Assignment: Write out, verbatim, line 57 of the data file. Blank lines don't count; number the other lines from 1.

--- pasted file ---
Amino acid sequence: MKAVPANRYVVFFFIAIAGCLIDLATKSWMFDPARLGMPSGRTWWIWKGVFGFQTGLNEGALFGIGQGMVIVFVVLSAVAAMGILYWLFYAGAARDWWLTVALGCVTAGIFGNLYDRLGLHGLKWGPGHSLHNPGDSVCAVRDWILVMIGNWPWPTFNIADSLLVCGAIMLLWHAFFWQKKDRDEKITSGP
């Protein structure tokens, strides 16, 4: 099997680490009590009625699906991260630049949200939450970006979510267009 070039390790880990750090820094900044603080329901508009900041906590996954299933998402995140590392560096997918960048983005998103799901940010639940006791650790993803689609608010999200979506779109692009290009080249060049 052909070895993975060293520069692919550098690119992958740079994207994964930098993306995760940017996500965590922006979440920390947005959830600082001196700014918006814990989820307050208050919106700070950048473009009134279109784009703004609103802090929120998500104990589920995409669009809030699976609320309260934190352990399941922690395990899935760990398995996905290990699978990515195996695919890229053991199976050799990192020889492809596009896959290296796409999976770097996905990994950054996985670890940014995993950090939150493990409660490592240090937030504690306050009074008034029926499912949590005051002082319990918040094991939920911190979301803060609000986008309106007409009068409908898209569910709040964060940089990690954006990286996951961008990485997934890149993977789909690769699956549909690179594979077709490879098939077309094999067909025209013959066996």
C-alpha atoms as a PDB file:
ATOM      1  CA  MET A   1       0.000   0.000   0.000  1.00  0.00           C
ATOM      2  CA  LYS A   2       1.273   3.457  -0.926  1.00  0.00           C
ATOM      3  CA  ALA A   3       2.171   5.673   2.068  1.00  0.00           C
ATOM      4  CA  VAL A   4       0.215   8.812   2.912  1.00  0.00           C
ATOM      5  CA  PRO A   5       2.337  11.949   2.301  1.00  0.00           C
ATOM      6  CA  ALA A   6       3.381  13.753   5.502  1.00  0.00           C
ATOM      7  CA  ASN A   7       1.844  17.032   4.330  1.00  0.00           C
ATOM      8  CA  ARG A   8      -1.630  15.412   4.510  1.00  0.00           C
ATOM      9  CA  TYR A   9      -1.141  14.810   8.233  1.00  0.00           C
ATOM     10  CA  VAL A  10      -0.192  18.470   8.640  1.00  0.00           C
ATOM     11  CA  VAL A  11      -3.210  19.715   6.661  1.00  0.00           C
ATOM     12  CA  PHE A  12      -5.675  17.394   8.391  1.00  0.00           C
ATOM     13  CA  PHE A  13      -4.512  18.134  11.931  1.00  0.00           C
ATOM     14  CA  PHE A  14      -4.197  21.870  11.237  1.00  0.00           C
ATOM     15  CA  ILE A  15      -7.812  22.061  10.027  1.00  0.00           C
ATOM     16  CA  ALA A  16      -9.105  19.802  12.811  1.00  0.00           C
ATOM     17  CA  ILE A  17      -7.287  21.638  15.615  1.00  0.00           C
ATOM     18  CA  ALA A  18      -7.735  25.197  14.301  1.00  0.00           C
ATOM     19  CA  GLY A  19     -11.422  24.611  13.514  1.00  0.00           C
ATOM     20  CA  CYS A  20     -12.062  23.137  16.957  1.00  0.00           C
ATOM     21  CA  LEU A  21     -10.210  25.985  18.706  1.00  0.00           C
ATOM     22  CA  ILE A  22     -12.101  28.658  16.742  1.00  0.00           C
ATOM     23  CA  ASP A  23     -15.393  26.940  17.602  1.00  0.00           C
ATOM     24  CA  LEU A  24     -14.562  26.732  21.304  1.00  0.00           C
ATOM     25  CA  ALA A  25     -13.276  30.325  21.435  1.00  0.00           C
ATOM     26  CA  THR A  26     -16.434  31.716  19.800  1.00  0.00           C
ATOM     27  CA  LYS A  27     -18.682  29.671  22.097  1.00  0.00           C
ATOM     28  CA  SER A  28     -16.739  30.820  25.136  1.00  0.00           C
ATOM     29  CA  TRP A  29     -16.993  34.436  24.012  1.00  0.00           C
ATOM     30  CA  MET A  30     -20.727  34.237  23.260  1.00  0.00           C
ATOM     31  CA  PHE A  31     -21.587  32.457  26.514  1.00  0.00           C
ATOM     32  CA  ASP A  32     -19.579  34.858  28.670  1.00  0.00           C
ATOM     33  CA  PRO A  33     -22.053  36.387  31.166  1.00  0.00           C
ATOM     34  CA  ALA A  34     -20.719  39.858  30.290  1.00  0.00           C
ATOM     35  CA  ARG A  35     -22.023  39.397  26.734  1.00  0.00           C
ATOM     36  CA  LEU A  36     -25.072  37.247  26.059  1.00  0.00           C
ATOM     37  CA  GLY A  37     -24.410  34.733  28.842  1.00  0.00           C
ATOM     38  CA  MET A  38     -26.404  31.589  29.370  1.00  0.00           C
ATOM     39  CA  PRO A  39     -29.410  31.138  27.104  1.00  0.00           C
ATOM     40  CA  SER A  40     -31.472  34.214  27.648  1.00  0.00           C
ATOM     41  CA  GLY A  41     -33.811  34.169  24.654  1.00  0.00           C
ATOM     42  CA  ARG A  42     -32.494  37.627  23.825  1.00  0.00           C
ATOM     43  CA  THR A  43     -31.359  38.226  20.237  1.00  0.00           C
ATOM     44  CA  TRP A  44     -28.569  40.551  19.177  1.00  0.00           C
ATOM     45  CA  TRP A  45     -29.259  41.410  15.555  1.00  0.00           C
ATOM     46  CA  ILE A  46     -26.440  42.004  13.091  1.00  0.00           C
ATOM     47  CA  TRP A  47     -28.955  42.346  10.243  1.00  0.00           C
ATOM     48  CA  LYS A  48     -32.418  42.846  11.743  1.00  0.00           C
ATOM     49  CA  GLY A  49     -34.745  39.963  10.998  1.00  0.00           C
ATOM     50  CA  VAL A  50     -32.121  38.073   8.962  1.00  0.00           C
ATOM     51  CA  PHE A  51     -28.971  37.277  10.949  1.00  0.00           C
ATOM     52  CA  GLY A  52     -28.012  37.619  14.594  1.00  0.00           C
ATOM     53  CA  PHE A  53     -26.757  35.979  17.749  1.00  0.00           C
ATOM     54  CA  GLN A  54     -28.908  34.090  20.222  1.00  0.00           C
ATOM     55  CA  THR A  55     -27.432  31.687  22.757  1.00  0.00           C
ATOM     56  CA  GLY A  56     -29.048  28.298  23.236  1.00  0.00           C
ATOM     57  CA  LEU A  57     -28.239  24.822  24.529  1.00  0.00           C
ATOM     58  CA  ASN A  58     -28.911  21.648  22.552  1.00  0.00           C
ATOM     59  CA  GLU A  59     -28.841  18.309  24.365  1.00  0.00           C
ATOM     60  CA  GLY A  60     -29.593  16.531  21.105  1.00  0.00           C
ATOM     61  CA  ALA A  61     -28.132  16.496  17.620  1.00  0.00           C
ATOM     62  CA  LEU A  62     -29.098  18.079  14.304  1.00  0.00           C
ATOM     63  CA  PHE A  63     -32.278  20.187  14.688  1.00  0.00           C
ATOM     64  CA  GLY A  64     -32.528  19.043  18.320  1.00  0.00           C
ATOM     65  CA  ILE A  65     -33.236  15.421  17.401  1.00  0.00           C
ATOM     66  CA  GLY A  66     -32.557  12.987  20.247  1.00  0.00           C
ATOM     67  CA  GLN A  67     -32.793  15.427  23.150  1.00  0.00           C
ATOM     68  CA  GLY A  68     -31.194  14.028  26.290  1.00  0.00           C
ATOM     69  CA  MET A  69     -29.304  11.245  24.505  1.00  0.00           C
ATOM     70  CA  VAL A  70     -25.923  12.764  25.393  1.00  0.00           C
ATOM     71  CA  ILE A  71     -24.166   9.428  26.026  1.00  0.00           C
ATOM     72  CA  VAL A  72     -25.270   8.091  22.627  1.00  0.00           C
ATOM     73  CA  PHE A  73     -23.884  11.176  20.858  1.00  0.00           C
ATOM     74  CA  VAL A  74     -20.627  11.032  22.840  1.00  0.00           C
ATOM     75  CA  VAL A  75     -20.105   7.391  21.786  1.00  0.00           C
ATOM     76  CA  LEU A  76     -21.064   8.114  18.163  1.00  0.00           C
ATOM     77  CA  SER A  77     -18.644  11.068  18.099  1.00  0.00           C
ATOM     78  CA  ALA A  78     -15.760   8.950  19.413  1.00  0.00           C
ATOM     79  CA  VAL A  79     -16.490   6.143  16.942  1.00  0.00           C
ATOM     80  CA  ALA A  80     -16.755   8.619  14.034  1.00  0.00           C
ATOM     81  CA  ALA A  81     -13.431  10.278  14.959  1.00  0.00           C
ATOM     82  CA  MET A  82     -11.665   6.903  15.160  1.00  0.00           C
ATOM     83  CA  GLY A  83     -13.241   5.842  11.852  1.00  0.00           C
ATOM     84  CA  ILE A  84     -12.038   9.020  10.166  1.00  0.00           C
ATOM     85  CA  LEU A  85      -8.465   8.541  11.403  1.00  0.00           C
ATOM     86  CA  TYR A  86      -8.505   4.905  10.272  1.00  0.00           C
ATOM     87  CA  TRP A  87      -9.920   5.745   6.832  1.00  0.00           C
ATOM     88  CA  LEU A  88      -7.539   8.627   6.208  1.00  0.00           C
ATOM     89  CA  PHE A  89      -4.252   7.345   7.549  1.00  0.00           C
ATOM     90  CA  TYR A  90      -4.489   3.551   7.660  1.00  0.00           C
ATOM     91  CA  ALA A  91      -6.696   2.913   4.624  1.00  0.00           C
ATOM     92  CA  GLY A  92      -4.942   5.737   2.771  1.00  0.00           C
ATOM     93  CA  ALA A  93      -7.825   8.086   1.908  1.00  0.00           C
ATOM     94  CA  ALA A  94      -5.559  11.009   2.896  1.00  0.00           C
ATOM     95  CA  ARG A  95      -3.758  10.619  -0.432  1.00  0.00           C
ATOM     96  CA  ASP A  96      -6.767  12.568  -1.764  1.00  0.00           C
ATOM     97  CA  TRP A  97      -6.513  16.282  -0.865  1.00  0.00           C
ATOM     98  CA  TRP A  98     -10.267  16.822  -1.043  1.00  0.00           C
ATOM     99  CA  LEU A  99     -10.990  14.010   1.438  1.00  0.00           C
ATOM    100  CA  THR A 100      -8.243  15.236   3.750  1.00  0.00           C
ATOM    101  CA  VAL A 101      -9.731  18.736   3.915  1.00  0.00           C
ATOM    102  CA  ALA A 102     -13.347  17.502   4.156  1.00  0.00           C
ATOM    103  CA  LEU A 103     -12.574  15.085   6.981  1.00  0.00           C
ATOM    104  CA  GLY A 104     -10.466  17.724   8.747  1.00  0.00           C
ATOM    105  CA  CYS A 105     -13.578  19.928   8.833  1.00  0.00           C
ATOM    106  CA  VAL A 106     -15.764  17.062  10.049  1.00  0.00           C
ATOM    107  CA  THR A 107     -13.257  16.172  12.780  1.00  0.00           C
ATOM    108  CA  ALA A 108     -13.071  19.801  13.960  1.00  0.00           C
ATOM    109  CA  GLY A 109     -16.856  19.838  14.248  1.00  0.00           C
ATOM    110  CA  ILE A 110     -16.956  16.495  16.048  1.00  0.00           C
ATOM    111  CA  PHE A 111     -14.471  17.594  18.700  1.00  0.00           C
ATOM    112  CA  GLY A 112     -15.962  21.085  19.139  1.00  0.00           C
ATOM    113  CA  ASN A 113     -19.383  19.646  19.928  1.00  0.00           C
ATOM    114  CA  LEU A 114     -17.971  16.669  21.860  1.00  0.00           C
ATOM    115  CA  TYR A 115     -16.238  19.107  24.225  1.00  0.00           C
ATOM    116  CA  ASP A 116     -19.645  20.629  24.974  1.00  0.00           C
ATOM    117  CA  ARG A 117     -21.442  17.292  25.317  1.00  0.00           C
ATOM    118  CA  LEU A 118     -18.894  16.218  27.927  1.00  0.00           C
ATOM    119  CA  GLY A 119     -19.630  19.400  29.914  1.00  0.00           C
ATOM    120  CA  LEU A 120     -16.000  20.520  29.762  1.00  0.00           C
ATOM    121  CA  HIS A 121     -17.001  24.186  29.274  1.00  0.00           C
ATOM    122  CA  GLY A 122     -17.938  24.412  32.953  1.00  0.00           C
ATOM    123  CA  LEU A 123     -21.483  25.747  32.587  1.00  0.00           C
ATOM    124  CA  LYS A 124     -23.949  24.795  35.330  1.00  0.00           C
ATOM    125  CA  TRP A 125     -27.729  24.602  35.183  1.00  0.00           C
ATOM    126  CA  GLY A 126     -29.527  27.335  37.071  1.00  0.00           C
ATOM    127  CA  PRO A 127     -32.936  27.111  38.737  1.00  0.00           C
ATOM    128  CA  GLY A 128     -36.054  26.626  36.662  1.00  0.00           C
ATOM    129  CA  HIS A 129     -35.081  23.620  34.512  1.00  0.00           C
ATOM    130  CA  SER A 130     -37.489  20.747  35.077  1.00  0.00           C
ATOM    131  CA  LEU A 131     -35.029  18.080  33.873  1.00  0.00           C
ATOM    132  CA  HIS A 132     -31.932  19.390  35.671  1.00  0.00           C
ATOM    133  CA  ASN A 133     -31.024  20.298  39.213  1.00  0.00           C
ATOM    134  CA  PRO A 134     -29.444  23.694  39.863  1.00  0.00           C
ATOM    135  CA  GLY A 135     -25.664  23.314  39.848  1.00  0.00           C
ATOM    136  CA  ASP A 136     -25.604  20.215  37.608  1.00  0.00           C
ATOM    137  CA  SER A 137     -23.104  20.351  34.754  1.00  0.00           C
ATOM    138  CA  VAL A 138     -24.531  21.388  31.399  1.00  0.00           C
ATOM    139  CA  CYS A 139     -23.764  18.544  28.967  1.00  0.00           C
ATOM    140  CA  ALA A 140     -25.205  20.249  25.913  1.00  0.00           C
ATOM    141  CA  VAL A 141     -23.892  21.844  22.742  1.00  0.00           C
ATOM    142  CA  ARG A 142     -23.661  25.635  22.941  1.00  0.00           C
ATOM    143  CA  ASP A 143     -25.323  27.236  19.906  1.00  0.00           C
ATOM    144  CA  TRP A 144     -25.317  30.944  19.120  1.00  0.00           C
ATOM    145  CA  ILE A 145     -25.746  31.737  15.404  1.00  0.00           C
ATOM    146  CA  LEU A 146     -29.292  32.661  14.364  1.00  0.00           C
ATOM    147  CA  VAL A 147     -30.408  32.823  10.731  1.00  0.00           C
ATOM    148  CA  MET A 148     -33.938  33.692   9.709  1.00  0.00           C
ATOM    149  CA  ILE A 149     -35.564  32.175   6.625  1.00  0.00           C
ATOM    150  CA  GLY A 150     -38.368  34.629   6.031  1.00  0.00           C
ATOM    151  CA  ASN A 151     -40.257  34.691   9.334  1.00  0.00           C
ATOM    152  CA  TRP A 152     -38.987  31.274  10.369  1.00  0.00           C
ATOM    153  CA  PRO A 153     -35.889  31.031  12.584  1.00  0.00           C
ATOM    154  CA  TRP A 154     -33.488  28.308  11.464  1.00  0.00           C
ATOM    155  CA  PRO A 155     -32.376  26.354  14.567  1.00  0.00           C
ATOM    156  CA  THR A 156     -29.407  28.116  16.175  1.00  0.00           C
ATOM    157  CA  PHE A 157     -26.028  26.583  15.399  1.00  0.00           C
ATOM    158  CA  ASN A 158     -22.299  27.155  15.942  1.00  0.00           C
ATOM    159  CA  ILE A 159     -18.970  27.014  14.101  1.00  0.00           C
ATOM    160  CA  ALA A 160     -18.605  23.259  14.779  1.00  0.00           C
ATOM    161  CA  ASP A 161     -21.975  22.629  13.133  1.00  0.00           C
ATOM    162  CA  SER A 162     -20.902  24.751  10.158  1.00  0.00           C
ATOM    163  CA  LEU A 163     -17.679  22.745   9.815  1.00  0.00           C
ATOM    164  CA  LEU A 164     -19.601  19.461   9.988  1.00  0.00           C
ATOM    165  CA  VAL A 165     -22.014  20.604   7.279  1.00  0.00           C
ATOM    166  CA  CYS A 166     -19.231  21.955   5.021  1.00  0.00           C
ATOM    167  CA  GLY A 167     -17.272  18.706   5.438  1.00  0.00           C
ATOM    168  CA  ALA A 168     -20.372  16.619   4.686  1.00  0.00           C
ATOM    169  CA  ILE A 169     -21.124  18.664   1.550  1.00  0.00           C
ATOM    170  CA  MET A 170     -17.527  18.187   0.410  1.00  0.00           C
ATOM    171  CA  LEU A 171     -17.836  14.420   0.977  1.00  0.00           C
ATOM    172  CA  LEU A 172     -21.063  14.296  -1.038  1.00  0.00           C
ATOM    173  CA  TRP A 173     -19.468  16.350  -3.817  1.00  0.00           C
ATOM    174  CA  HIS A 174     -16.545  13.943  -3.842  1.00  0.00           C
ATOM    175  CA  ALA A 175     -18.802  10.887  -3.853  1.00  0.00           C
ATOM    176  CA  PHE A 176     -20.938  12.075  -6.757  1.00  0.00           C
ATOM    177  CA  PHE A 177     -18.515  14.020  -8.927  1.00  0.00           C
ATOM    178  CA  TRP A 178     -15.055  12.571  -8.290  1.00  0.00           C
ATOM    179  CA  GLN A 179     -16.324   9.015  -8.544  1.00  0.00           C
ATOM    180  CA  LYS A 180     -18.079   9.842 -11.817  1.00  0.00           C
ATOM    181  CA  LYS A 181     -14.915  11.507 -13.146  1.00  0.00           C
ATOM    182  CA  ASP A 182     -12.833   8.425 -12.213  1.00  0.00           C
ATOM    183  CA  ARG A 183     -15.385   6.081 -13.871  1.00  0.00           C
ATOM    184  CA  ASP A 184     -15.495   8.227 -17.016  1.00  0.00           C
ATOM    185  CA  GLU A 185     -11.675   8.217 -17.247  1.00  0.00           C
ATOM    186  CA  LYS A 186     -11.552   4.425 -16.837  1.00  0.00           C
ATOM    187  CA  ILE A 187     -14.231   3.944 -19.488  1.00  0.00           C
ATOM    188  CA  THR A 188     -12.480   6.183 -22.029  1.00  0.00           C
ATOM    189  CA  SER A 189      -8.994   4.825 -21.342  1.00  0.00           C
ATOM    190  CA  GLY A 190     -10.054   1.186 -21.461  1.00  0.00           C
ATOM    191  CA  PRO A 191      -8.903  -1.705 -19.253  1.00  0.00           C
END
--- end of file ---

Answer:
ATOM     54  CA  GLN A  54     -28.908  34.090  20.222  1.00  0.00           C